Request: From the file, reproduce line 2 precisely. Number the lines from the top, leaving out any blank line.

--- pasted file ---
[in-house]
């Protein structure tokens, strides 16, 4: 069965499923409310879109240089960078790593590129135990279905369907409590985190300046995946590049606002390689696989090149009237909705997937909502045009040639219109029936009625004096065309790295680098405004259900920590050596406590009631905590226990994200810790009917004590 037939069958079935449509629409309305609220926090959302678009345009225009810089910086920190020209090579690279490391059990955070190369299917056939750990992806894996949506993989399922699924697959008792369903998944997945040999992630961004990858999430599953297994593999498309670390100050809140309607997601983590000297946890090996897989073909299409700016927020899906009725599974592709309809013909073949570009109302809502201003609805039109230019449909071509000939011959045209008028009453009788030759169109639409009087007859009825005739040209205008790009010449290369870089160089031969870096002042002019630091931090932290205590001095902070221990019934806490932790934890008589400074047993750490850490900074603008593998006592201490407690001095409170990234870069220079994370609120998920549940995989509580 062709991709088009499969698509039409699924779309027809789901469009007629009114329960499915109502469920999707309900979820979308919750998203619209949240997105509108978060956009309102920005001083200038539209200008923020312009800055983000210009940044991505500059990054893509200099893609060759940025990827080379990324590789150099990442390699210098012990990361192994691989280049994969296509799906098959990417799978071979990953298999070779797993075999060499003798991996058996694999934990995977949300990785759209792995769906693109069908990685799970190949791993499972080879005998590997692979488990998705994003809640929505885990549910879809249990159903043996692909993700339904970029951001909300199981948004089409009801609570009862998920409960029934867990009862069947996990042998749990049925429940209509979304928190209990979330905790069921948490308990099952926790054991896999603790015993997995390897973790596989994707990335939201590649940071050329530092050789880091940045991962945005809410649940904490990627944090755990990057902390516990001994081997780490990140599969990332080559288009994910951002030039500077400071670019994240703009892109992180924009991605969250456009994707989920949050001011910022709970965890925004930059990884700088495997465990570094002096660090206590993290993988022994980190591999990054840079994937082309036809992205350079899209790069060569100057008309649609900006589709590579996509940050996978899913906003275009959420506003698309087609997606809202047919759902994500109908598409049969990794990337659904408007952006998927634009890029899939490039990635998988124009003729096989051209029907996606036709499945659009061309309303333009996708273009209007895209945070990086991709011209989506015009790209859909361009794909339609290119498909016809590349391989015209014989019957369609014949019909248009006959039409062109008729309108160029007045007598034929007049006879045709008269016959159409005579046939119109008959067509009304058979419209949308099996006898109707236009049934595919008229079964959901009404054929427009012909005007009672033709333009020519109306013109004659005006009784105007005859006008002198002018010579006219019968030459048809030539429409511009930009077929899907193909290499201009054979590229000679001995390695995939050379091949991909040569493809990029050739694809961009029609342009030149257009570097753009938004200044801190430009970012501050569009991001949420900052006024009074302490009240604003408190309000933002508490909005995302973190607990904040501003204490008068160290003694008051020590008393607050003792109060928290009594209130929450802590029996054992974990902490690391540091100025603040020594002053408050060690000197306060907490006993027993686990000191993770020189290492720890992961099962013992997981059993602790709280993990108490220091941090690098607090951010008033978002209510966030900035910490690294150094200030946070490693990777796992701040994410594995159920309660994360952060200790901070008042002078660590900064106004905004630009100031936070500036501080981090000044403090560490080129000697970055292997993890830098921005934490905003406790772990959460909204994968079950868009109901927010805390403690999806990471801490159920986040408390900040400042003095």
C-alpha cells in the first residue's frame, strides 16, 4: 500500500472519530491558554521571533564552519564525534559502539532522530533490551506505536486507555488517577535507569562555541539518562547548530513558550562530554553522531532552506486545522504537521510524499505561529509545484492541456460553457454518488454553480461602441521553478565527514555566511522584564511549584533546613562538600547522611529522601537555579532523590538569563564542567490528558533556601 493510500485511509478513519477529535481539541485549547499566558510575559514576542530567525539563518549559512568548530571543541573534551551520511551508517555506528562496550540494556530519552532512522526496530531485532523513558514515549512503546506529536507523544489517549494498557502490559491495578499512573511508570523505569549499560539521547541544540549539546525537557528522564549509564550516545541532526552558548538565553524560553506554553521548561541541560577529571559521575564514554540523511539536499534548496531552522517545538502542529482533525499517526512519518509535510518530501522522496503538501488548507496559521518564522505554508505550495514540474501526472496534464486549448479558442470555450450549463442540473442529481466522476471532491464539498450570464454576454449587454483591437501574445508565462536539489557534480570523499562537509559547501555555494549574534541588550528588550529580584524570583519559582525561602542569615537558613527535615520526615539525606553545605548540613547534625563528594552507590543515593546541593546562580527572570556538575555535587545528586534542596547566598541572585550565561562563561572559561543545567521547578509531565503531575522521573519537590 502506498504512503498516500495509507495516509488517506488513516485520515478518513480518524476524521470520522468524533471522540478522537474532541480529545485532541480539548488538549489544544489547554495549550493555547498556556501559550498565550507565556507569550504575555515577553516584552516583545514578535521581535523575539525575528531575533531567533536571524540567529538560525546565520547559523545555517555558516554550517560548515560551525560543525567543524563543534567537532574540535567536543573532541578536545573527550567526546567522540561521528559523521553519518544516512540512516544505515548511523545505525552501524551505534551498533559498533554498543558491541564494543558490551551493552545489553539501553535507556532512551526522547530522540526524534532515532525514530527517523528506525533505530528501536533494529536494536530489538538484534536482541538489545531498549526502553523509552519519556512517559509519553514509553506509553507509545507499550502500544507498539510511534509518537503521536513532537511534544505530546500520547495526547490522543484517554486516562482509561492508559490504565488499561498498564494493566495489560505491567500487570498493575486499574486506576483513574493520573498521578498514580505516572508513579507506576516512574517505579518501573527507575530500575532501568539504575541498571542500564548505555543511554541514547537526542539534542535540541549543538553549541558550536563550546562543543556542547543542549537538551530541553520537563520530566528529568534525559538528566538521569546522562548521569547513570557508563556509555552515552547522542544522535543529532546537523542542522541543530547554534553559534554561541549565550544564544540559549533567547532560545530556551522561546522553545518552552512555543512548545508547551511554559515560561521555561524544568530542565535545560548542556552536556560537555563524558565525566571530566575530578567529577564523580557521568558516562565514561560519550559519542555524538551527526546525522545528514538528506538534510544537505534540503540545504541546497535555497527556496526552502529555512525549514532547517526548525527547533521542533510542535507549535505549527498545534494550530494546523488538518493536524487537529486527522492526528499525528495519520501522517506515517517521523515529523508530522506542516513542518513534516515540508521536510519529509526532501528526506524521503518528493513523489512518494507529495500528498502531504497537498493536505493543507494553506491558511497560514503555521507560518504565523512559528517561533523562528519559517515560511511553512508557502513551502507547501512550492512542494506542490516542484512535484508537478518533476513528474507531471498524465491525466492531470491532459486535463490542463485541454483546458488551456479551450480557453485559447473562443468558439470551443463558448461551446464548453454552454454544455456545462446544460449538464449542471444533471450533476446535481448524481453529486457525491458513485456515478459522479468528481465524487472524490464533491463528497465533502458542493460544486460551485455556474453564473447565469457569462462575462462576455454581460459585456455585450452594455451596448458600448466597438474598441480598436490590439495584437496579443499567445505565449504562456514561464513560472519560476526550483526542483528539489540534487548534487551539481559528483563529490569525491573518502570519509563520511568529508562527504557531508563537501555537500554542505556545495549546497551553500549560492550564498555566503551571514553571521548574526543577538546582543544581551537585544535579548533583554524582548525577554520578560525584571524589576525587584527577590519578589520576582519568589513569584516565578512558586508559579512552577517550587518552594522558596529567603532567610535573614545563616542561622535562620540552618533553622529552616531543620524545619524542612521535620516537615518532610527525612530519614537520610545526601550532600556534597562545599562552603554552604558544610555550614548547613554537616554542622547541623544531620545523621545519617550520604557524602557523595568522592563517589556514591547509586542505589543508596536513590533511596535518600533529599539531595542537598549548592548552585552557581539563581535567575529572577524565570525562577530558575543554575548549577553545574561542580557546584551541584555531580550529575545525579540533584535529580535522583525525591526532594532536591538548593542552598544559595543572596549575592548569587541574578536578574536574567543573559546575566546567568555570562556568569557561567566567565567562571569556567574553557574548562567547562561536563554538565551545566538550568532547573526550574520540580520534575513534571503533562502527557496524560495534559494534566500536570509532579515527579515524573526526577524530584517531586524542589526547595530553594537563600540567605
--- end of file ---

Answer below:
């Protein structure tokens, strides 16, 4: 069965499923409310879109240089960078790593590129135990279905369907409590985190300046995946590049606002390689696989090149009237909705997937909502045009040639219109029936009625004096065309790295680098405004259900920590050596406590009631905590226990994200810790009917004590 037939069958079935449509629409309305609220926090959302678009345009225009810089910086920190020209090579690279490391059990955070190369299917056939750990992806894996949506993989399922699924697959008792369903998944997945040999992630961004990858999430599953297994593999498309670390100050809140309607997601983590000297946890090996897989073909299409700016927020899906009725599974592709309809013909073949570009109302809502201003609805039109230019449909071509000939011959045209008028009453009788030759169109639409009087007859009825005739040209205008790009010449290369870089160089031969870096002042002019630091931090932290205590001095902070221990019934806490932790934890008589400074047993750490850490900074603008593998006592201490407690001095409170990234870069220079994370609120998920549940995989509580 062709991709088009499969698509039409699924779309027809789901469009007629009114329960499915109502469920999707309900979820979308919750998203619209949240997105509108978060956009309102920005001083200038539209200008923020312009800055983000210009940044991505500059990054893509200099893609060759940025990827080379990324590789150099990442390699210098012990990361192994691989280049994969296509799906098959990417799978071979990953298999070779797993075999060499003798991996058996694999934990995977949300990785759209792995769906693109069908990685799970190949791993499972080879005998590997692979488990998705994003809640929505885990549910879809249990159903043996692909993700339904970029951001909300199981948004089409009801609570009862998920409960029934867990009862069947996990042998749990049925429940209509979304928190209990979330905790069921948490308990099952926790054991896999603790015993997995390897973790596989994707990335939201590649940071050329530092050789880091940045991962945005809410649940904490990627944090755990990057902390516990001994081997780490990140599969990332080559288009994910951002030039500077400071670019994240703009892109992180924009991605969250456009994707989920949050001011910022709970965890925004930059990884700088495997465990570094002096660090206590993290993988022994980190591999990054840079994937082309036809992205350079899209790069060569100057008309649609900006589709590579996509940050996978899913906003275009959420506003698309087609997606809202047919759902994500109908598409049969990794990337659904408007952006998927634009890029899939490039990635998988124009003729096989051209029907996606036709499945659009061309309303333009996708273009209007895209945070990086991709011209989506015009790209859909361009794909339609290119498909016809590349391989015209014989019957369609014949019909248009006959039409062109008729309108160029007045007598034929007049006879045709008269016959159409005579046939119109008959067509009304058979419209949308099996006898109707236009049934595919008229079964959901009404054929427009012909005007009672033709333009020519109306013109004659005006009784105007005859006008002198002018010579006219019968030459048809030539429409511009930009077929899907193909290499201009054979590229000679001995390695995939050379091949991909040569493809990029050739694809961009029609342009030149257009570097753009938004200044801190430009970012501050569009991001949420900052006024009074302490009240604003408190309000933002508490909005995302973190607990904040501003204490008068160290003694008051020590008393607050003792109060928290009594209130929450802590029996054992974990902490690391540091100025603040020594002053408050060690000197306060907490006993027993686990000191993770020189290492720890992961099962013992997981059993602790709280993990108490220091941090690098607090951010008033978002209510966030900035910490690294150094200030946070490693990777796992701040994410594995159920309660994360952060200790901070008042002078660590900064106004905004630009100031936070500036501080981090000044403090560490080129000697970055292997993890830098921005934490905003406790772990959460909204994968079950868009109901927010805390403690999806990471801490159920986040408390900040400042003095």